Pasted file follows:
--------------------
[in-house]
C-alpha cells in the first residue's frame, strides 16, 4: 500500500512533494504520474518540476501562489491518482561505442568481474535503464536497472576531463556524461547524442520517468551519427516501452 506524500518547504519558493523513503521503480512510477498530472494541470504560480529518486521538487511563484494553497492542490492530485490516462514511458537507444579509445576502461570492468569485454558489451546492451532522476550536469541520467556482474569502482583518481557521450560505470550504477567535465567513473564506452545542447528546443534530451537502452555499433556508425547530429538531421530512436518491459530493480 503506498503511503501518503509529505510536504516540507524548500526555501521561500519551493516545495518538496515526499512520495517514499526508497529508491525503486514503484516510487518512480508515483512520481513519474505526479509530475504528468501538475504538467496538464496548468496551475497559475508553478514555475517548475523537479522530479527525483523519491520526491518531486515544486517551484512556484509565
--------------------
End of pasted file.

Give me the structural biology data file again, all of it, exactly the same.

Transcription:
[in-house]
C-alpha cells in the first residue's frame, strides 16, 4: 500500500512533494504520474518540476501562489491518482561505442568481474535503464536497472576531463556524461547524442520517468551519427516501452 506524500518547504519558493523513503521503480512510477498530472494541470504560480529518486521538487511563484494553497492542490492530485490516462514511458537507444579509445576502461570492468569485454558489451546492451532522476550536469541520467556482474569502482583518481557521450560505470550504477567535465567513473564506452545542447528546443534530451537502452555499433556508425547530429538531421530512436518491459530493480 503506498503511503501518503509529505510536504516540507524548500526555501521561500519551493516545495518538496515526499512520495517514499526508497529508491525503486514503484516510487518512480508515483512520481513519474505526479509530475504528468501538475504538467496538464496548468496551475497559475508553478514555475517548475523537479522530479527525483523519491520526491518531486515544486517551484512556484509565